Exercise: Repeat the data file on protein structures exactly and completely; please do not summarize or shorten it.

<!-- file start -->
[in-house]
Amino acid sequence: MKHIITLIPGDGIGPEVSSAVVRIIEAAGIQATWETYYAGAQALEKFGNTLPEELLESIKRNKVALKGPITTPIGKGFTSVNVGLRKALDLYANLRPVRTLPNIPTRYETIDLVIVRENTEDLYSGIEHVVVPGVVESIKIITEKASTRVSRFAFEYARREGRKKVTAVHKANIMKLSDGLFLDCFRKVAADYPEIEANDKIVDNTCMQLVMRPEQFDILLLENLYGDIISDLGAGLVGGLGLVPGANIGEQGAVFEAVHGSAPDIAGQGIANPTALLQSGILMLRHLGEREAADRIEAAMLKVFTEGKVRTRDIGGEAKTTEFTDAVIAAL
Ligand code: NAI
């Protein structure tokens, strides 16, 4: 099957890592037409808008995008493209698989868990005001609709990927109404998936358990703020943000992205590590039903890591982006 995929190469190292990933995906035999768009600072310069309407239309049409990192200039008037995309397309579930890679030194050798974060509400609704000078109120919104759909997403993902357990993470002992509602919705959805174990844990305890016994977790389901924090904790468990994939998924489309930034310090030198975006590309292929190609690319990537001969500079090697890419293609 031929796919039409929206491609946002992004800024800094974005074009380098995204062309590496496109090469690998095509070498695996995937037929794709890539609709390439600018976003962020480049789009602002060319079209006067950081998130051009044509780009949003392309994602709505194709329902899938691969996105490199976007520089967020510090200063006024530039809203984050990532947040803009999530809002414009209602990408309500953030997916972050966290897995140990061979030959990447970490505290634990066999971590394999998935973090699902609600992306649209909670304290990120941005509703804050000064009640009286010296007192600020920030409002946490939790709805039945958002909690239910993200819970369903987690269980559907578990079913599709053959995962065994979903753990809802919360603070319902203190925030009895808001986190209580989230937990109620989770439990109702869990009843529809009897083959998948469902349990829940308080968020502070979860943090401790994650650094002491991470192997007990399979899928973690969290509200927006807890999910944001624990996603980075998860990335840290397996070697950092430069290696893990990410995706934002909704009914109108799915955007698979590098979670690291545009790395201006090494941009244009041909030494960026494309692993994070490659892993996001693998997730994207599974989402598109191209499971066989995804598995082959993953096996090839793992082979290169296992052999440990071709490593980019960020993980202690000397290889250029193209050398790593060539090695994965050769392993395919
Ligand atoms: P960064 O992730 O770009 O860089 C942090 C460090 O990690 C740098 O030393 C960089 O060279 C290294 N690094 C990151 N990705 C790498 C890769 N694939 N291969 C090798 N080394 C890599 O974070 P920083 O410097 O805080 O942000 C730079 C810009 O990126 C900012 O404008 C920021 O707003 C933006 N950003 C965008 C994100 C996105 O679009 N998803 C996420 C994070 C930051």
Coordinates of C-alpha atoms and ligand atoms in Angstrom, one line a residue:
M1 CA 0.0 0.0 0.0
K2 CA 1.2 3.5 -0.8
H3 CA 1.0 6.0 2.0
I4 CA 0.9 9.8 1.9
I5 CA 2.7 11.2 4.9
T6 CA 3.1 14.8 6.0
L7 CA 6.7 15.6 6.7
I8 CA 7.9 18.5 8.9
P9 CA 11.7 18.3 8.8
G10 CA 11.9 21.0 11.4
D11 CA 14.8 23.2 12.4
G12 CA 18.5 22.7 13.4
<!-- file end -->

[in-house]
Amino acid sequence: MKHIITLIPGDGIGPEVSSAVVRIIEAAGIQATWETYYAGAQALEKFGNTLPEELLESIKRNKVALKGPITTPIGKGFTSVNVGLRKALDLYANLRPVRTLPNIPTRYETIDLVIVRENTEDLYSGIEHVVVPGVVESIKIITEKASTRVSRFAFEYARREGRKKVTAVHKANIMKLSDGLFLDCFRKVAADYPEIEANDKIVDNTCMQLVMRPEQFDILLLENLYGDIISDLGAGLVGGLGLVPGANIGEQGAVFEAVHGSAPDIAGQGIANPTALLQSGILMLRHLGEREAADRIEAAMLKVFTEGKVRTRDIGGEAKTTEFTDAVIAAL
Ligand code: NAI
């Protein structure tokens, strides 16, 4: 099957890592037409808008995008493209698989868990005001609709990927109404998936358990703020943000992205590590039903890591982006 995929190469190292990933995906035999768009600072310069309407239309049409990192200039008037995309397309579930890679030194050798974060509400609704000078109120919104759909997403993902357990993470002992509602919705959805174990844990305890016994977790389901924090904790468990994939998924489309930034310090030198975006590309292929190609690319990537001969500079090697890419293609 031929796919039409929206491609946002992004800024800094974005074009380098995204062309590496496109090469690998095509070498695996995937037929794709890539609709390439600018976003962020480049789009602002060319079209006067950081998130051009044509780009949003392309994602709505194709329902899938691969996105490199976007520089967020510090200063006024530039809203984050990532947040803009999530809002414009209602990408309500953030997916972050966290897995140990061979030959990447970490505290634990066999971590394999998935973090699902609600992306649209909670304290990120941005509703804050000064009640009286010296007192600020920030409002946490939790709805039945958002909690239910993200819970369903987690269980559907578990079913599709053959995962065994979903753990809802919360603070319902203190925030009895808001986190209580989230937990109620989770439990109702869990009843529809009897083959998948469902349990829940308080968020502070979860943090401790994650650094002491991470192997007990399979899928973690969290509200927006807890999910944001624990996603980075998860990335840290397996070697950092430069290696893990990410995706934002909704009914109108799915955007698979590098979670690291545009790395201006090494941009244009041909030494960026494309692993994070490659892993996001693998997730994207599974989402598109191209499971066989995804598995082959993953096996090839793992082979290169296992052999440990071709490593980019960020993980202690000397290889250029193209050398790593060539090695994965050769392993395919
Ligand atoms: P960064 O992730 O770009 O860089 C942090 C460090 O990690 C740098 O030393 C960089 O060279 C290294 N690094 C990151 N990705 C790498 C890769 N694939 N291969 C090798 N080394 C890599 O974070 P920083 O410097 O805080 O942000 C730079 C810009 O990126 C900012 O404008 C920021 O707003 C933006 N950003 C965008 C994100 C996105 O679009 N998803 C996420 C994070 C930051």
Coordinates of C-alpha atoms and ligand atoms in Angstrom, one line a residue:
M1 CA 0.0 0.0 0.0
K2 CA 1.2 3.5 -0.8
H3 CA 1.0 6.0 2.0
I4 CA 0.9 9.8 1.9
I5 CA 2.7 11.2 4.9
T6 CA 3.1 14.8 6.0
L7 CA 6.7 15.6 6.7
I8 CA 7.9 18.5 8.9
P9 CA 11.7 18.3 8.8
G10 CA 11.9 21.0 11.4
D11 CA 14.8 23.2 12.4
G12 CA 18.5 22.7 13.4